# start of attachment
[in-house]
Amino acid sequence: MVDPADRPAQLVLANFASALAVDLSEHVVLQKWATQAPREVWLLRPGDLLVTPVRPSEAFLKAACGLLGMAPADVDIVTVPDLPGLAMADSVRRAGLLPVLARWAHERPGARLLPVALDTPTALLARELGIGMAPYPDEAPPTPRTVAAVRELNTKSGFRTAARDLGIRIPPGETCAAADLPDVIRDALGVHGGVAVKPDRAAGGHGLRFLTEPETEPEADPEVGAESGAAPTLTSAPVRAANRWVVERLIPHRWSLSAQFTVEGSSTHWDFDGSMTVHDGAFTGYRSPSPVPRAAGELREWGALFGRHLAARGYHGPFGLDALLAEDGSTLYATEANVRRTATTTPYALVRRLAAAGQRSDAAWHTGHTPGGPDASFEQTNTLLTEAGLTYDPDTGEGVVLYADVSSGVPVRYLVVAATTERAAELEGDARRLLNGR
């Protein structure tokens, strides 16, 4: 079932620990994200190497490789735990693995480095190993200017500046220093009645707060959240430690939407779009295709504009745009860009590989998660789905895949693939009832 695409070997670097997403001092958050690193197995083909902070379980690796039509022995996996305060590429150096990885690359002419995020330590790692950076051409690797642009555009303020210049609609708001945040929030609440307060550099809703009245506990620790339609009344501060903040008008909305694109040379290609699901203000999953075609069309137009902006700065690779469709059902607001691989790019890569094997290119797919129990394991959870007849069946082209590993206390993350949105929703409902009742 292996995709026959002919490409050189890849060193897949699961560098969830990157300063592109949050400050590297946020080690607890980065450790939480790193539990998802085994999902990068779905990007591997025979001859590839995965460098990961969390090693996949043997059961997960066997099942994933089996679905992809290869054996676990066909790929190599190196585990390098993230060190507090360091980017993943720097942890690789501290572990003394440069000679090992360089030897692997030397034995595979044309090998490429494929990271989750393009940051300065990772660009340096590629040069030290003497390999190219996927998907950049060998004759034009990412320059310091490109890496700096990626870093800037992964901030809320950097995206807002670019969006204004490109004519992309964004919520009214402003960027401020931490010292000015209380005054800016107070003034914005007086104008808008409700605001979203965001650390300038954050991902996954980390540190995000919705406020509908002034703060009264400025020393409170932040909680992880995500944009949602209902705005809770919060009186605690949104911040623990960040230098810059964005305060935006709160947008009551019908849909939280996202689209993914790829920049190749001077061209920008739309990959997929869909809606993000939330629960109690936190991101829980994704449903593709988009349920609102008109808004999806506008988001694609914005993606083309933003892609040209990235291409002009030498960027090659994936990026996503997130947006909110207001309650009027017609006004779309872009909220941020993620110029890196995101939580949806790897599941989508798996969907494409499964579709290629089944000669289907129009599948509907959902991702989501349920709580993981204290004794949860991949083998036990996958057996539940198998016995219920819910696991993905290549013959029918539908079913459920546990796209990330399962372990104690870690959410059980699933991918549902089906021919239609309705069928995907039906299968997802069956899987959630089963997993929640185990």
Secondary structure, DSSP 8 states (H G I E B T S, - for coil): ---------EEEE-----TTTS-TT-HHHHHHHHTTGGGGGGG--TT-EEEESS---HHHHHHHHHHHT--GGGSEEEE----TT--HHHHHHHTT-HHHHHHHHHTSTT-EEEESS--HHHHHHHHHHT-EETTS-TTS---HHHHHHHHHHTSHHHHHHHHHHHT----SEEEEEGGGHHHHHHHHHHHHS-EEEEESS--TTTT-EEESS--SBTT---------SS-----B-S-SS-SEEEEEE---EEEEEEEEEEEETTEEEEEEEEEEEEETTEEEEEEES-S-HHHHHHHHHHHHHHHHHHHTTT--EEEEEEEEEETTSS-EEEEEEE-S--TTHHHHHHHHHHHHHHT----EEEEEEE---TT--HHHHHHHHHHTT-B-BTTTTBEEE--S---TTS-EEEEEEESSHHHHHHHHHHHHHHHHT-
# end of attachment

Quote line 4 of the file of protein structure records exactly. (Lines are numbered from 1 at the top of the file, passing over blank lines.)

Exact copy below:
Secondary structure, DSSP 8 states (H G I E B T S, - for coil): ---------EEEE-----TTTS-TT-HHHHHHHHTTGGGGGGG--TT-EEEESS---HHHHHHHHHHHT--GGGSEEEE----TT--HHHHHHHTT-HHHHHHHHHTSTT-EEEESS--HHHHHHHHHHT-EETTS-TTS---HHHHHHHHHHTSHHHHHHHHHHHT----SEEEEEGGGHHHHHHHHHHHHS-EEEEESS--TTTT-EEESS--SBTT---------SS-----B-S-SS-SEEEEEE---EEEEEEEEEEEETTEEEEEEEEEEEEETTEEEEEEES-S-HHHHHHHHHHHHHHHHHHHTTT--EEEEEEEEEETTSS-EEEEEEE-S--TTHHHHHHHHHHHHHHT----EEEEEEE---TT--HHHHHHHHHHTT-B-BTTTTBEEE--S---TTS-EEEEEEESSHHHHHHHHHHHHHHHHT-